A guide to get girls into coding, written by Saujani, the founder of the Girls Who Code organization, with Hutt’s assistance.
Rather than serving as a manual for a specific coding language, this book has two focuses: encouraging girls that coding is something they can do and guiding them to entry points that will make programming relevant to their specific interests. Internalized societal messages about girls’ STEM abilities and the pressure on girls to be perfect are addressed head-on through spotlights on women in programing history and interviews with impressive women working in programming (such as Danielle Feinberg of Pixar, who tells how a bug in her code created an amazing new effect). After obligatory computer history, the chapters are organized first with programming logic and theory that will serve regardless of the programming language used (including creative prompts to nurture new ideas and give young programmers confidence), and then into the fun to be had programming applications—apps, games, digital art, robots, etc. These segments feature interviews with real Girls Who Code teams speaking of how they created successful projects, and a multicultural cartoon cast appears in comic strips working on specific projects. Having demonstrated what projects each programming language is for, the resources at the end direct girls to code tutorials so they can start their own projects. Final art not seen.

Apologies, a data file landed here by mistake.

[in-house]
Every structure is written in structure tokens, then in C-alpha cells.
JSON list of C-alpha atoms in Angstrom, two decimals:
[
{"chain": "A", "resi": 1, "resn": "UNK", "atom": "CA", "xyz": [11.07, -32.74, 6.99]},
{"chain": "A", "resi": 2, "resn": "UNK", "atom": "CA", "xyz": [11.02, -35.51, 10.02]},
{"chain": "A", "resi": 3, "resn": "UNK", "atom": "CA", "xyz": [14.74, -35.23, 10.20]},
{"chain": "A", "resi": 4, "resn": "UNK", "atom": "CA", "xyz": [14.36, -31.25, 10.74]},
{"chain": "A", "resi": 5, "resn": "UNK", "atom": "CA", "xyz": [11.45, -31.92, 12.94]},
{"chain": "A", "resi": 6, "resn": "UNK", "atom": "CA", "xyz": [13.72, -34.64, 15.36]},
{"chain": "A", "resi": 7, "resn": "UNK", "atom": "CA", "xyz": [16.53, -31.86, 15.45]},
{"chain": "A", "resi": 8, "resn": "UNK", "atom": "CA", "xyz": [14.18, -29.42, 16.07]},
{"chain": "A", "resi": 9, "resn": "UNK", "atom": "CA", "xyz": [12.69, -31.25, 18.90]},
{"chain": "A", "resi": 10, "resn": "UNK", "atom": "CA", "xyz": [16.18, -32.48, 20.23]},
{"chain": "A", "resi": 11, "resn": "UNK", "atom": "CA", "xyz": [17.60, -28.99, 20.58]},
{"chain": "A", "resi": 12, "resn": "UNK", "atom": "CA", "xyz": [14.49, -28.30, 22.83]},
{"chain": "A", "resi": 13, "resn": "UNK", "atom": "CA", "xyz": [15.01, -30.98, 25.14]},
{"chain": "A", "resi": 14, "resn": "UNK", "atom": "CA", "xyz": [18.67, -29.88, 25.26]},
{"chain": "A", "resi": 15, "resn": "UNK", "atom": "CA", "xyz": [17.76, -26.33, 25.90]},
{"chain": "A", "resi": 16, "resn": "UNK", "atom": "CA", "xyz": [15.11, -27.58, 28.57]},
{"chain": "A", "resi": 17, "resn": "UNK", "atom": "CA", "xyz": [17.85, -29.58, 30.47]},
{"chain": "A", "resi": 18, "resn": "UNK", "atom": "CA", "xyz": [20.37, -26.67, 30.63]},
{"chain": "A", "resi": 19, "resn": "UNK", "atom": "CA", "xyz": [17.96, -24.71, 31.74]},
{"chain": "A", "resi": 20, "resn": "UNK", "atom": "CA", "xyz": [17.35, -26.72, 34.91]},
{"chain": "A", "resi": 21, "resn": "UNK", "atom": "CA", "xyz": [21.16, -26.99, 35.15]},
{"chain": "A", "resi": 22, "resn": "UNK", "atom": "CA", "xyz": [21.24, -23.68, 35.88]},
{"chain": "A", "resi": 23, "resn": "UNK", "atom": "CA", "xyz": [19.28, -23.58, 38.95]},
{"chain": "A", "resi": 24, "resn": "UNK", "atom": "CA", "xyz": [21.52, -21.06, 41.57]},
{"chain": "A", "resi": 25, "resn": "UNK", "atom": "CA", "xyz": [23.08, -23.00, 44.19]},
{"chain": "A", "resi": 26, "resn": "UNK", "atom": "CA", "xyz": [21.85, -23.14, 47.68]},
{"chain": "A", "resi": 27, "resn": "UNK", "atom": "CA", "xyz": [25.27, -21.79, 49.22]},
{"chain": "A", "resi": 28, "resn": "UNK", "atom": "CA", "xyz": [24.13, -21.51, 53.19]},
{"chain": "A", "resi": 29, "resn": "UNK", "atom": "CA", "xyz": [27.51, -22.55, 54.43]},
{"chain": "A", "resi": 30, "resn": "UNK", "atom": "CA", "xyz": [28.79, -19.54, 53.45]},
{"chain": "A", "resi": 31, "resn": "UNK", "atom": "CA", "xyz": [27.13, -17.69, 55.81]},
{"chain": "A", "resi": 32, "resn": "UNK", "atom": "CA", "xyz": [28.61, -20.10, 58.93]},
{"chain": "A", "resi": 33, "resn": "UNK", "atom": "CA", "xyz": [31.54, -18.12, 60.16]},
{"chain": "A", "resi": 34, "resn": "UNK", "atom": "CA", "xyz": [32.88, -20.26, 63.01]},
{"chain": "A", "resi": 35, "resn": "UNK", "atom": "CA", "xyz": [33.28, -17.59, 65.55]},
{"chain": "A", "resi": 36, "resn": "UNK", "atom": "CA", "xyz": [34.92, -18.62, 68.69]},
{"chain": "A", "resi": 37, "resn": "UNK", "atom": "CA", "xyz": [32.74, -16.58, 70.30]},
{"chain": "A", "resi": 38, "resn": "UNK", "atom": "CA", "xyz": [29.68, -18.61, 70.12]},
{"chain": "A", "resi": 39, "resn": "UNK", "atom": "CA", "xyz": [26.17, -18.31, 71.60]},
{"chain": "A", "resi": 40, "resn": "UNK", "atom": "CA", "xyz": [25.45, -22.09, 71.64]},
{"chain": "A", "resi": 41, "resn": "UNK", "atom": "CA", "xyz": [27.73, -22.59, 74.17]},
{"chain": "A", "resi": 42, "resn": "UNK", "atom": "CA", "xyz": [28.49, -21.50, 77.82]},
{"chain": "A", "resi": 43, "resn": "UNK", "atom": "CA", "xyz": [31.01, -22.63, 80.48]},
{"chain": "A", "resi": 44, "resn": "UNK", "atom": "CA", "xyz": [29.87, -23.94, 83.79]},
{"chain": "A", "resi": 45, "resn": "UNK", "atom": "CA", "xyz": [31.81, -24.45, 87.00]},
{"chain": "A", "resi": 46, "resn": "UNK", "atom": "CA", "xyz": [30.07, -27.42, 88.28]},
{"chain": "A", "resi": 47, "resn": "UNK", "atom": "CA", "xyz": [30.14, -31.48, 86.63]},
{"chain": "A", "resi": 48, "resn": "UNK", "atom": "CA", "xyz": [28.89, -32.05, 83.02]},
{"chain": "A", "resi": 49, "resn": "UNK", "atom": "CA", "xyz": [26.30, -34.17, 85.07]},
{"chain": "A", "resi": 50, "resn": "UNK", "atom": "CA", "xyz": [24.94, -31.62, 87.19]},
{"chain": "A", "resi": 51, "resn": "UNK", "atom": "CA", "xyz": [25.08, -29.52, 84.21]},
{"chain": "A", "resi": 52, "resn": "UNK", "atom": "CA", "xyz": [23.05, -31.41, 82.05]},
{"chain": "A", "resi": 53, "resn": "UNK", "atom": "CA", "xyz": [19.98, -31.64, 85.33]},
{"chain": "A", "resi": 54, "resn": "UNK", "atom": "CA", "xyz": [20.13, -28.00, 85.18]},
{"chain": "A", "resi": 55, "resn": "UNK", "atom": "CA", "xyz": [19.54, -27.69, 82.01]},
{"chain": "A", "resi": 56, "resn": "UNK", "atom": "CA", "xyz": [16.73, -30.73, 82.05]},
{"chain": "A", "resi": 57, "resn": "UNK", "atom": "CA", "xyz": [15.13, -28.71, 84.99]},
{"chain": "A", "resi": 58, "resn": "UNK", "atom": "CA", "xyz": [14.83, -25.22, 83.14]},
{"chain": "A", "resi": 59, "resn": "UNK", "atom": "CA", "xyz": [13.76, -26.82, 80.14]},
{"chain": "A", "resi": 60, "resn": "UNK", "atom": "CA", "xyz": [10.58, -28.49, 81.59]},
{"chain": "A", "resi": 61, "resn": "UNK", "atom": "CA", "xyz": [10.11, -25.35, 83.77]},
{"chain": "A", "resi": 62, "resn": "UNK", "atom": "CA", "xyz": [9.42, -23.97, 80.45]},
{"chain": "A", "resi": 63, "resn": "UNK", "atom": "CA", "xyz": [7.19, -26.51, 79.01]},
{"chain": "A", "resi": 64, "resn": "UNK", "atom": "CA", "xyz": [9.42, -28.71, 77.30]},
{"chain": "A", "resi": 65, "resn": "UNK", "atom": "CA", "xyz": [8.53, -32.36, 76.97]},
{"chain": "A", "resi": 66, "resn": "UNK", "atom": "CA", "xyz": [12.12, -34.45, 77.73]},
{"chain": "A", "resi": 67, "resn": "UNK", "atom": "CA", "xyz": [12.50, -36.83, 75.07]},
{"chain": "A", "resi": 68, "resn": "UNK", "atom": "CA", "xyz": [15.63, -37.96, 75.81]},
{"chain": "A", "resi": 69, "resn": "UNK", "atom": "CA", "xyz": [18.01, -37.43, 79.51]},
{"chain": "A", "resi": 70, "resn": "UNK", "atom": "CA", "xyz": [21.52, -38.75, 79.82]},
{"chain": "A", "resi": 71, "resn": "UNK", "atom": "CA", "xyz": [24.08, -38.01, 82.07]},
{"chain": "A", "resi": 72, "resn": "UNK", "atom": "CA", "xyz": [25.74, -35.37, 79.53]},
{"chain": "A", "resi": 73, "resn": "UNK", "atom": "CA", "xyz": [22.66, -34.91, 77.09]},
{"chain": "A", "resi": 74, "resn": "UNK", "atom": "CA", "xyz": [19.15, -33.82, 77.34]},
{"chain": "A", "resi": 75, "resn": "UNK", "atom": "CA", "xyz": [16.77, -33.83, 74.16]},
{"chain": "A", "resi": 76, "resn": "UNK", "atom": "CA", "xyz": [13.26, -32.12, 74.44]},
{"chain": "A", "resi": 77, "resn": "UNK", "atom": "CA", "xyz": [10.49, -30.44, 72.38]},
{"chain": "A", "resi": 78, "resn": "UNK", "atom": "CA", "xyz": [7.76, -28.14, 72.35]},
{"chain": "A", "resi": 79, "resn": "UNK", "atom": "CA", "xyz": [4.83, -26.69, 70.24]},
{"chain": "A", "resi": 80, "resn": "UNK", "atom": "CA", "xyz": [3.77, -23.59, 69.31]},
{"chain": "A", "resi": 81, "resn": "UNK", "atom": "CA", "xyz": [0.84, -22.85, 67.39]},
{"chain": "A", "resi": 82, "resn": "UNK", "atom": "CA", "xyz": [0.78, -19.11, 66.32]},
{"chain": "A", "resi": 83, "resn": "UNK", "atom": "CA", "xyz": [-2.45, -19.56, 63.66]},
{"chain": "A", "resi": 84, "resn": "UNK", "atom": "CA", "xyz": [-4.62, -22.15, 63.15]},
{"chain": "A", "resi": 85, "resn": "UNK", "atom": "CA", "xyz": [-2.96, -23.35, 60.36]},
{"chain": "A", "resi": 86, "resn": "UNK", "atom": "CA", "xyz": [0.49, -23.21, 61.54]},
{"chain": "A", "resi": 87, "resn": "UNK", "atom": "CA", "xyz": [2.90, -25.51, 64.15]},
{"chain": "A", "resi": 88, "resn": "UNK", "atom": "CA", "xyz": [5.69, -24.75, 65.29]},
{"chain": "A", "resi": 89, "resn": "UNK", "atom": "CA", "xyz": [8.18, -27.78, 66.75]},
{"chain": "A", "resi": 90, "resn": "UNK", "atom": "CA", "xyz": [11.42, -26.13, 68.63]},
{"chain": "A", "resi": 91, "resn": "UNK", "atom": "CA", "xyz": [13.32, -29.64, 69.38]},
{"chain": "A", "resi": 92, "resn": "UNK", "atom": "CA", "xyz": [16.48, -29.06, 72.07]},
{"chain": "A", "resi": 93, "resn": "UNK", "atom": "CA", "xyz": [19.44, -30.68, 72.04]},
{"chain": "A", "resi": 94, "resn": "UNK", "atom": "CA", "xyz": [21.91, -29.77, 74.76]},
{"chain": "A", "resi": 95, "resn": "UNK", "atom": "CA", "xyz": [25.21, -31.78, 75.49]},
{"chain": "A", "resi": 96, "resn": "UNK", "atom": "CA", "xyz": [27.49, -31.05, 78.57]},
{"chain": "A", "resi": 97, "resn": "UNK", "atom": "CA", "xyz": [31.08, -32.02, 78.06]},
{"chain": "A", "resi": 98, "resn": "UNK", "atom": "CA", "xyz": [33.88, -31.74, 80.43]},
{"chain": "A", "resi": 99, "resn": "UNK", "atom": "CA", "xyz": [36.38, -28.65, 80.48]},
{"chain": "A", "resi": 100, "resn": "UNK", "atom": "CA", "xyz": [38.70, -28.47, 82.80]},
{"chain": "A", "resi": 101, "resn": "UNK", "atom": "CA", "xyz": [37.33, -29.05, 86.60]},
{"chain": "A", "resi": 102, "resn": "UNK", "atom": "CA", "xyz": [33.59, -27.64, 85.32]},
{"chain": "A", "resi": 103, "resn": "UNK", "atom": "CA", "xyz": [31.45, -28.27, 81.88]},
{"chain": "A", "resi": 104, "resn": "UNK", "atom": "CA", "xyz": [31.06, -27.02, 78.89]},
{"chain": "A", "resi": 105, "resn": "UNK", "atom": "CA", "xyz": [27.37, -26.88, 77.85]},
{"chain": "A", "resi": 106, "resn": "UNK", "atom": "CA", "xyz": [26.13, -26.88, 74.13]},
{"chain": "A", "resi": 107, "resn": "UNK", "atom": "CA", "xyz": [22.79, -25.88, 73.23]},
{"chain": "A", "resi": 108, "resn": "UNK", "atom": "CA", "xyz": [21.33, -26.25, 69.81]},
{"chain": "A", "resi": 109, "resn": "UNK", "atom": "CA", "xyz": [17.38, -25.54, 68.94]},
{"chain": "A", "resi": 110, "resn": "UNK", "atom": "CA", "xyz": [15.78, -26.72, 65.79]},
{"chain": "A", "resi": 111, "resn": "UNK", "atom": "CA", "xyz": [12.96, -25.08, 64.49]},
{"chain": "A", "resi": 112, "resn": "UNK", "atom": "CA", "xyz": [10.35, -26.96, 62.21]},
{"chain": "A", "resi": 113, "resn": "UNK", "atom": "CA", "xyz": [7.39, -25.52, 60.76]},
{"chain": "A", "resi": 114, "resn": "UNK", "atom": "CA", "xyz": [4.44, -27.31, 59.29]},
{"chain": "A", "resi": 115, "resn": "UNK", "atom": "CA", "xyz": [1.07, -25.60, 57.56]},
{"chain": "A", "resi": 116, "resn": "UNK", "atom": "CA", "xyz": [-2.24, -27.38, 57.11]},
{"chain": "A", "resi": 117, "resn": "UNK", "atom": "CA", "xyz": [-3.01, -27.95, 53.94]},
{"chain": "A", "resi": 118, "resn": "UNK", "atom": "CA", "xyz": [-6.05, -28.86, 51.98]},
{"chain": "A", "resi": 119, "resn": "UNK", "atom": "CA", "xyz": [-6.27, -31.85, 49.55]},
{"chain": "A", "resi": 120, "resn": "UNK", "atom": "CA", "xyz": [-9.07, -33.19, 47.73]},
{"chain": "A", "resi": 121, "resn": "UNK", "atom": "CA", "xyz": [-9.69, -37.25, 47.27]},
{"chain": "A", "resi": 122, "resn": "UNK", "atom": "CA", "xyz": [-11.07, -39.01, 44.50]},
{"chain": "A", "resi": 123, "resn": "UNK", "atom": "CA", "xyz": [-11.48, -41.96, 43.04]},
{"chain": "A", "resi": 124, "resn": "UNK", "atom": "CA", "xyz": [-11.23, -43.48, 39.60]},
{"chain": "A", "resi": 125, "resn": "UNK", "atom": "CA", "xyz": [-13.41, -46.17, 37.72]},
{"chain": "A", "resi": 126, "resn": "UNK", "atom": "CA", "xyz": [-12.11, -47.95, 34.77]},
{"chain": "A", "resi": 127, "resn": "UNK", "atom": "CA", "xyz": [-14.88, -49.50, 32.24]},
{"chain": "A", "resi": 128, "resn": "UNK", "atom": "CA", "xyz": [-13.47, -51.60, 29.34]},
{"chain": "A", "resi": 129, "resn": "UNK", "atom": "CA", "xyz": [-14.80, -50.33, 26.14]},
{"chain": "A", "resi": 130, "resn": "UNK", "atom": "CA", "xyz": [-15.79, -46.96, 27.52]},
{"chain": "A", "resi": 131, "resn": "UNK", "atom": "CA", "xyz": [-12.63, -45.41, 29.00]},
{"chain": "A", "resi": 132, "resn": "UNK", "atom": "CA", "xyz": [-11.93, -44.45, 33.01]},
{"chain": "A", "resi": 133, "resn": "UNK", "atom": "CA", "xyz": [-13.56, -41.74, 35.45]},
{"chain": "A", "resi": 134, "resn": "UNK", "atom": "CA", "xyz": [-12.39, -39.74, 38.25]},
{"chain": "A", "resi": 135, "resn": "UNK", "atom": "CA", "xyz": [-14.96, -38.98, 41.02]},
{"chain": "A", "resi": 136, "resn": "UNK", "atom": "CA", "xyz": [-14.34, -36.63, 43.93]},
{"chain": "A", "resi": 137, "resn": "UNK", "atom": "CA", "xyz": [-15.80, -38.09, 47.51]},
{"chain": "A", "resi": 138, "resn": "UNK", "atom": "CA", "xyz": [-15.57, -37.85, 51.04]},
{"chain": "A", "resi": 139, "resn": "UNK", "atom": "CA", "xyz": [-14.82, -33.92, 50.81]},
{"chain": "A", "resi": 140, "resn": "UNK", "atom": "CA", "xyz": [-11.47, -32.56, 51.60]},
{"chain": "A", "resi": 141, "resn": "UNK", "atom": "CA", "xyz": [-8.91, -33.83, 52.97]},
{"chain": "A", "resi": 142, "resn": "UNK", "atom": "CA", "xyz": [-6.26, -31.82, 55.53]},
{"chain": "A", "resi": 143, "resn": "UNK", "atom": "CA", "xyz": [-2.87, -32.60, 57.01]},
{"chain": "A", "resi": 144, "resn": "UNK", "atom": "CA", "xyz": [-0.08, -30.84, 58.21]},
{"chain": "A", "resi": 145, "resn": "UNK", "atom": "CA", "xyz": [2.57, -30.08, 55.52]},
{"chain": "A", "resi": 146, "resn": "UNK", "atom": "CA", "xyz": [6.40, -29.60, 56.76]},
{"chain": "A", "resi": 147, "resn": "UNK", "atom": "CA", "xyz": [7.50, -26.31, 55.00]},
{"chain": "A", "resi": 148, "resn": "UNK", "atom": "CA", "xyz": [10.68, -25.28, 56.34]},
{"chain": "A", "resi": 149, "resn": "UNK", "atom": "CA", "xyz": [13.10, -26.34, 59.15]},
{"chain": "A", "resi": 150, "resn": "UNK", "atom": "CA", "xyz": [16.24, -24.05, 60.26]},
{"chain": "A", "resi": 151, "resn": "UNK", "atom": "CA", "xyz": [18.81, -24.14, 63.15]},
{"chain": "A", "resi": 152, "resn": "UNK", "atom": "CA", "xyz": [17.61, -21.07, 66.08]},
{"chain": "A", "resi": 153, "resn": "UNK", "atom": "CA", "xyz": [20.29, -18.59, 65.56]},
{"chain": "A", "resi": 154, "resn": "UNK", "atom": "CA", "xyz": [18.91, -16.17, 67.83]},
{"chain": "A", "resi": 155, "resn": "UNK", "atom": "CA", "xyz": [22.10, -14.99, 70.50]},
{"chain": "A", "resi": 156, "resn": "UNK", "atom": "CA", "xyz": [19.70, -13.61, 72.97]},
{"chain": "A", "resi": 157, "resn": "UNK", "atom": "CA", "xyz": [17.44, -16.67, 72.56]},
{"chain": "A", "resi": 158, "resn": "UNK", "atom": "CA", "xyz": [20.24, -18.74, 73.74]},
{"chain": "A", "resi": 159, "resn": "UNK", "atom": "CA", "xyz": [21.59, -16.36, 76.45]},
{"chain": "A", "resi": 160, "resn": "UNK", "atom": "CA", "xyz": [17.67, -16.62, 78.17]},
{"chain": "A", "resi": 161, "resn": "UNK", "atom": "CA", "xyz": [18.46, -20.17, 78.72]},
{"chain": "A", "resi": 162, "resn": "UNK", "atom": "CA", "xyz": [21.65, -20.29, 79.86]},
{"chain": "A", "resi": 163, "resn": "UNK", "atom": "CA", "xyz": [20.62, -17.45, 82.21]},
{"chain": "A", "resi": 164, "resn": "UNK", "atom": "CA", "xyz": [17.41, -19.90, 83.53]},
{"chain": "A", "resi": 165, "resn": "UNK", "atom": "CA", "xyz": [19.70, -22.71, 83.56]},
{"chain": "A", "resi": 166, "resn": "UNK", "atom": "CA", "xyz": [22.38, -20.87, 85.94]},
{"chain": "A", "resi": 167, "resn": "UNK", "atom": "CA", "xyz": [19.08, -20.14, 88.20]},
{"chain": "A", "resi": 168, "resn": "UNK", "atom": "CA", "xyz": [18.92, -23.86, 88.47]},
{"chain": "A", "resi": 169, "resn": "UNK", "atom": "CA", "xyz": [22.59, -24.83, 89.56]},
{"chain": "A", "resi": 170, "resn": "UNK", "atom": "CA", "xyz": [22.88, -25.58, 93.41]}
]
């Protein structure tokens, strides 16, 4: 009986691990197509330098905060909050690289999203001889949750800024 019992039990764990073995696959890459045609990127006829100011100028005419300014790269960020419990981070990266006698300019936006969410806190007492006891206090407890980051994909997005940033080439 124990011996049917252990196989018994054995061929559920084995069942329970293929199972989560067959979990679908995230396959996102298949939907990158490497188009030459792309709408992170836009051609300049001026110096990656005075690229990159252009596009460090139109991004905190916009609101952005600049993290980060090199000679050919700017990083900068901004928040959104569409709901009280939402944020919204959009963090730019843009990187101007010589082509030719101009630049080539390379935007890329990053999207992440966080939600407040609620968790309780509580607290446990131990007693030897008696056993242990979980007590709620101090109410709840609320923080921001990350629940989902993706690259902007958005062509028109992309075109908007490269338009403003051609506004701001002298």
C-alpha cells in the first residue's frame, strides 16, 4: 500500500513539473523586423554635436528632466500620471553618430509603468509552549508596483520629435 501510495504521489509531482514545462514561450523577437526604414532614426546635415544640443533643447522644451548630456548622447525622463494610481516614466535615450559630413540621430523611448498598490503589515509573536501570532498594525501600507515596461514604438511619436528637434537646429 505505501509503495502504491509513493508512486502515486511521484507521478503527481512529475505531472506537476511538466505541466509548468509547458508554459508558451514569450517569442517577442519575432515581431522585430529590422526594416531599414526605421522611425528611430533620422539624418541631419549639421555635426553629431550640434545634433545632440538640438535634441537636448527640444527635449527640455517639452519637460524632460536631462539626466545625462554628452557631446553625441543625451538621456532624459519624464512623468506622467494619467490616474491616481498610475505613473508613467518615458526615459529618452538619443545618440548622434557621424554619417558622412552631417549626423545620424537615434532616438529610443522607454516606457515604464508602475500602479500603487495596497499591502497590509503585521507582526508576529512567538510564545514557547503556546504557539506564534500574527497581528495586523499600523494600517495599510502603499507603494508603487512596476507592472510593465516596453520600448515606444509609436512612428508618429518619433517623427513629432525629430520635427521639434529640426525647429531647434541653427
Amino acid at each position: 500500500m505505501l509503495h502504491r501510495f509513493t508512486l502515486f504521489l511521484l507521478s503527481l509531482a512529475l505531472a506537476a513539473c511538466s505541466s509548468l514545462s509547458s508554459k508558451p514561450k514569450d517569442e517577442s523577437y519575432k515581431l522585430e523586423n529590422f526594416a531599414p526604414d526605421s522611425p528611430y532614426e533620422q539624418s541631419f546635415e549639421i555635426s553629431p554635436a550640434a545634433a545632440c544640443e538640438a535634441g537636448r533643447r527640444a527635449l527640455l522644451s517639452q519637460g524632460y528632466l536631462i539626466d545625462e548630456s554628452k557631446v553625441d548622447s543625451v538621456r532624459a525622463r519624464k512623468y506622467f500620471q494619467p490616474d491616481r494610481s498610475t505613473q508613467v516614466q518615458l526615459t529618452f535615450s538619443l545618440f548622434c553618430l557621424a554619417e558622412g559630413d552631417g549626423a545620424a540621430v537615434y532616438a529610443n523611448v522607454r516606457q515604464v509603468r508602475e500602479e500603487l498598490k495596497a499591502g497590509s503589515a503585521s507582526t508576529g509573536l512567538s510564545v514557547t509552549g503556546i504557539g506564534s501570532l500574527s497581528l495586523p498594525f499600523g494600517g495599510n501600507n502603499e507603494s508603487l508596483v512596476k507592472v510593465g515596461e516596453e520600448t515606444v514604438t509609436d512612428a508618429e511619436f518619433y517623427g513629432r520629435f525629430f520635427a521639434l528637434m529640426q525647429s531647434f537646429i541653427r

An encouraging supplementary resource for young coders. (glossary, index) (Nonfiction. 9-16)